Critical Appreciation of Sonnet 65 | Sonnet 65 by William Shakespeare


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Critical Appreciation of Sonnet 65 | Sonnet 65 by William Shakespeare

William Shakespeare counts among the finest sonneteers of the Elizabethan Age. He stands almost unrivalled with a rare combination of depth, variety, simplicity and richness of thoughts in his creations.
Shakespeare's sonnets are the lyrical expression of friendship, his experience and devotion to love.

Our present beautiful sonnet, SONNET 65, forms a link in the long chain of sonnets composed on the theme of the invincibility of time, an issue quite common in Shakespearan sonnets. 

Introduction to Sonnet 65

Sonnet 65 is a continuation of the thoughts professed in SONNET 60 and SONNET 64 . Thus, the poet reflects upon life and finds that all earthly possessions are subject to decay and destruction. 
Cruel hands of time spare nothing, not even the strongest and the most powerful of terrestrial objects. This realisation of times all ravaging power has found its expression most forcefully in the poem. 
However, the concluding couplet, as usual brings about a termination to the poet's thoughts and expresses his firm confidence in his own poetic ability which he feels can withstand the cruel and relentless on slaught of time.

Summary of Sonnet 65

The poet begans his reflection in a mood of awe and sadness by thinking of how even things made of brass, stone and earth and also the boundless sea have to admit defeat confronted with the all powerful time. Sad mortality destroys all such powerful objects and under such circumstances it is natural that beauty should fair very miserly. As the poet beautifully observers, 
     "How with this rage beauty hold a plea
Whose action is no stronger than a flower".
The poet knows that there is nothing in this world that can check this wanton destruction of time. He is in such a mood of despair and fear that the poet suddenly becomes aware of his own poetic talent which can perhaps fight successfully against times destruction of beauty. He hopes that the beauty of his mistress will never get faded and lost when that will be kept anested in the poet's verses.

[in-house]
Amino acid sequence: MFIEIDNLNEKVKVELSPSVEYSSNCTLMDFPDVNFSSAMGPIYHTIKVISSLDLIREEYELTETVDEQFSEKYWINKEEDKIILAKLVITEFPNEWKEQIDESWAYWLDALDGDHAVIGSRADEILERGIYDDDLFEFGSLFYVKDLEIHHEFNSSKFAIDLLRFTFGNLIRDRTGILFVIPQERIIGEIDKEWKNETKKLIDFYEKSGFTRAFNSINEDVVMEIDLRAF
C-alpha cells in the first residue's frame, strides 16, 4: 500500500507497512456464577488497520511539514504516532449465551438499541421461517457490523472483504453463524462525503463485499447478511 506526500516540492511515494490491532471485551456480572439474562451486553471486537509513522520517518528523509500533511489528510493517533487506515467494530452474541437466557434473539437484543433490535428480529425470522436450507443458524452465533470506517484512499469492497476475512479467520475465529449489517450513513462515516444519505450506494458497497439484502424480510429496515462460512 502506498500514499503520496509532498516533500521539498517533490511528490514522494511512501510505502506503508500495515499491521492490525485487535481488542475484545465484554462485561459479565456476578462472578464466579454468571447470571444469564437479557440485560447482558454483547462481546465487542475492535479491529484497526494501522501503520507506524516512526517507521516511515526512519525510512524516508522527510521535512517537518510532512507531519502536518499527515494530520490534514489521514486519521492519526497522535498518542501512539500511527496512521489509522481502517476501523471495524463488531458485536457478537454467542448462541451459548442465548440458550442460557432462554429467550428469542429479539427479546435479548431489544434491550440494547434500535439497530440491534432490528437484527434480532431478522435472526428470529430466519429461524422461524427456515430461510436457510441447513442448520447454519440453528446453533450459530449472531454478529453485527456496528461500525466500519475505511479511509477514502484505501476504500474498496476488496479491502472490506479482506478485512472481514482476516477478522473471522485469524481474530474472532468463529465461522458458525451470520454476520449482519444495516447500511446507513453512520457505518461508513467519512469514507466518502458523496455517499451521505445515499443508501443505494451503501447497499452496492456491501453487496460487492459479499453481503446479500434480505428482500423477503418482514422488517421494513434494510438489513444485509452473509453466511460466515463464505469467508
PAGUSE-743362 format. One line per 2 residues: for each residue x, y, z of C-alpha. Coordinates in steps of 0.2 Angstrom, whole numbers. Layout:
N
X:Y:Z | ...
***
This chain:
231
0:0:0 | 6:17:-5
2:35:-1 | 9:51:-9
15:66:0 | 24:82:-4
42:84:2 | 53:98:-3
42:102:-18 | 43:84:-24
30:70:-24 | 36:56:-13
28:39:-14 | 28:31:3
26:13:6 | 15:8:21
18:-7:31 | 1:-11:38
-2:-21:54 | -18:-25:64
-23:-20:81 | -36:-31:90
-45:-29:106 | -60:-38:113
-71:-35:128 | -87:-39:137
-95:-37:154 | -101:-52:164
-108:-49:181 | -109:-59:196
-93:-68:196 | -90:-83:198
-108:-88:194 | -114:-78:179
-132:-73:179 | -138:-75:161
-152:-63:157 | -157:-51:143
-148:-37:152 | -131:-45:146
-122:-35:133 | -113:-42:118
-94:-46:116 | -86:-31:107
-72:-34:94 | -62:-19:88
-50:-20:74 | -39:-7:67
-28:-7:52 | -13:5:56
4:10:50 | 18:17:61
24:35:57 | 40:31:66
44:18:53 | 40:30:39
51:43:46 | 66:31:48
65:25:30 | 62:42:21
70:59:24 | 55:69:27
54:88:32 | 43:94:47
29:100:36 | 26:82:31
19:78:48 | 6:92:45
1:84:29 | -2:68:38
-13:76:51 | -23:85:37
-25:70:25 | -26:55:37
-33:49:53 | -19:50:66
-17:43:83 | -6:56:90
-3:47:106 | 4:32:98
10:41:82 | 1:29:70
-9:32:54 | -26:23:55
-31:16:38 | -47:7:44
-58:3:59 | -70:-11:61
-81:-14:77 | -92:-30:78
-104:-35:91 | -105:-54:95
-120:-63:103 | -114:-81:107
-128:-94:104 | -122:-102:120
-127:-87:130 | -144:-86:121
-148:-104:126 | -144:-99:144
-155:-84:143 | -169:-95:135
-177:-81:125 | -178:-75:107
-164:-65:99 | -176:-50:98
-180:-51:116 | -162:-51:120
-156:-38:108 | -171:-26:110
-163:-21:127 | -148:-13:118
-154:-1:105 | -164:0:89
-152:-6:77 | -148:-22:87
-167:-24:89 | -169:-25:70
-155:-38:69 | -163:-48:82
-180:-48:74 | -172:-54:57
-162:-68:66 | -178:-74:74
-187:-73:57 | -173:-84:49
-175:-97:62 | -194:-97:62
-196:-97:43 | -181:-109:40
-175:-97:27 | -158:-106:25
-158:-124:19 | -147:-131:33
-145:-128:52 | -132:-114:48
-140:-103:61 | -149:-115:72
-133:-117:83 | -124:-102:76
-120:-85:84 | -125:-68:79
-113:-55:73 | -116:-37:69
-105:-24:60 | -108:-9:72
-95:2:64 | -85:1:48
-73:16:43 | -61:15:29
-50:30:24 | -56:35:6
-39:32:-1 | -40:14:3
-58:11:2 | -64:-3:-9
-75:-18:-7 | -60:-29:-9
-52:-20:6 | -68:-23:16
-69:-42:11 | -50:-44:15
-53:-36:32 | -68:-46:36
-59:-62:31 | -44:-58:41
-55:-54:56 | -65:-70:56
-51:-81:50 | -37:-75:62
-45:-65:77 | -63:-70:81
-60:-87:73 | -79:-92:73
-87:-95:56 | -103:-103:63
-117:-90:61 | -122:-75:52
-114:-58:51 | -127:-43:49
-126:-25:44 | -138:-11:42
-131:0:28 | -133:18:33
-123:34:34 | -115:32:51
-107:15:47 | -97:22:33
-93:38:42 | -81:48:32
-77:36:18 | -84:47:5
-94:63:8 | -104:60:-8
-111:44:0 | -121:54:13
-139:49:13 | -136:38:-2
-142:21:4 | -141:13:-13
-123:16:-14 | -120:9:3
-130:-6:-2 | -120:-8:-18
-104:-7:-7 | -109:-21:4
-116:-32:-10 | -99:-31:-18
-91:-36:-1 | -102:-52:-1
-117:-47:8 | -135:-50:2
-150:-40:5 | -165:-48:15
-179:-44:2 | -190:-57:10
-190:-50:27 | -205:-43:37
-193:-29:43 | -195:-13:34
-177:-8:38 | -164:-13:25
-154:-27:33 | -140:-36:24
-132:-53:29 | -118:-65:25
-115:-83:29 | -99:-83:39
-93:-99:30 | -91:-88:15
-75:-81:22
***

Literary devices used in Sonnet 65

This sonnet is remarkable for its boldness of expression and the effectiveness of the use of epithets and images. The description of the transitory quality of beauty has been nicely given through the image where the poet ask
       " How shall Time's best jewel from
Time's chest lie hid?".
This image is remarkable for its suggestiveness as well as the grim truth it seeks to convey. This sonnet is also exceptional in the sense that here the Idea moves forwarded very forcefully, signifying the swift movement of time in human life. The poet has indeed made a nice balance between the Idea and its expression in this sonnet.
As has been already pointed out, the basic idea of the sonnet has little novelty of originality about it, for Shakespeare had put forwarded identical ideas in a number of his sonnets. But yet, this sonnet has one special quality- it moves forward to its inevitable conclusion with a boldness and vigour which is normally not found in Shakespearan sonnets.

Structure of Sonnet 65

The structure of this sonnet contains three quatrains of four lines each and a final rhyming couplet. The rhyming pattern is abab cdcd efef gg.  The words and phrases also nicely blend with the ideas, expressions of the poem providing a balanced form of the poem


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